What’s Involved in Serving as Executor?
If you’re asked to serve as the executor of an estate, think carefully about the decision before accepting the position. Acting as an executor or administrator of an estate can involve a great deal of work, depending on assets and the complexity of the estate.
| Q. Who Can Be
A. It depends on state law, but you generally must be over the age of 18 or 21. In most states, to be an executor a person cannot have been convicted of a felony or be considered "unsuitable" by the court.
For example, an estate with a large investment portfolio, property in more than one state, and a major stake in a business means far more responsibility than a modest estate.
Many people agree to be named as an executor for a relative or friend - and then find they’re left with a task that’s more difficult and overwhelming than they expected. What’s more, executors are bound by law to observe a strict standard of care in fulfilling their duties. You can be held legally liable for negligent handling of the estate.
Use the list of typical executors’ responsibilities below to make an informed decision about whether to agree to be named executor. Here are some possible duties that an executor must fulfill:
Inform various people of the death. This includes family members, employers, business partners, the attorney and accountant.
Cancel accounts. This includes the deceased person’s credit cards, utilities, banks and other creditors.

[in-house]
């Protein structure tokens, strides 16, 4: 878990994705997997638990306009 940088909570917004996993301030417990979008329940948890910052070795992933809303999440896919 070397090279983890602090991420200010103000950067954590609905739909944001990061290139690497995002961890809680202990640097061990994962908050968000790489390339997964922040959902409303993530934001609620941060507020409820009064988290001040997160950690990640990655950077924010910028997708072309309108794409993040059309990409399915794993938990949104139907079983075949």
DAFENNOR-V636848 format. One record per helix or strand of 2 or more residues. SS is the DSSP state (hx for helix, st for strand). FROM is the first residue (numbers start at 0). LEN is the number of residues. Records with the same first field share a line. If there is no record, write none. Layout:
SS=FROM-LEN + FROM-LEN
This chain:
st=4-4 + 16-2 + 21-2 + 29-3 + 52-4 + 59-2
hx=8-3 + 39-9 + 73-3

Have the will probated. Usually, this means having a lawyer petition the court to probate (or approve) the will. Once the will has been probated, the executor has the power to administer the estate - in other words, to perform the rest of the duties on this list.
"Marshal" the assets. This means finding all of the deceased person’s assets, which may not be easy. (Imagine trying to quickly locate every asset you own right now, such as car registrations, stock certificates, account statements, deeds, pension benefits, mortgage
Advice: To ensure that your own assets will be more easily located after death, it’s a good idea to prepare a post-mortem letter. This is a document you can prepare yourself to tell executors and heirs where everything is located to carry out your instructions.
papers, and IRA papers. Now imagine trying to do this for someone else.)
Be sure each asset is valued. Assets need to be valued both for estate tax purposes and to provide heirs with a tax basis. (Under the tax law, the tax basis of an asset in an heir’s hands is generally the "date of death value.") Some assets, such as business interests, require an appraisal.
File any tax returns. Depending on the size of the estate, tax returns that need to be filed might include federal and state estate tax returns, the decedent’s final income tax return, a final gift tax return, and an income tax return for the estate.
Make an accounting of the assets. You’ll need a professional for this. In some cases, you may need to sell some of the assets.
Handle the debts. After determining what the estate owes, an executor pays the debts out of an estate bank account.
Distribute the estate’s assets in accordance with the deceased person’s wishes. If substantial time elapses before the assets are distributed, you have to manage the assets.
These are just some of the duties an executor may have to perform. Although it is an honor to be asked by a friend or relative to serve as an estate executor, don’t hesitate to decline if you aren’t sure you can handle the task. Perhaps as an alternative, you could serve as a co-executor with a financial professional or institution that has the expertise needed to handle some of the responsibilities.
This post is from an article in my October 5, 2010 eNewsletter.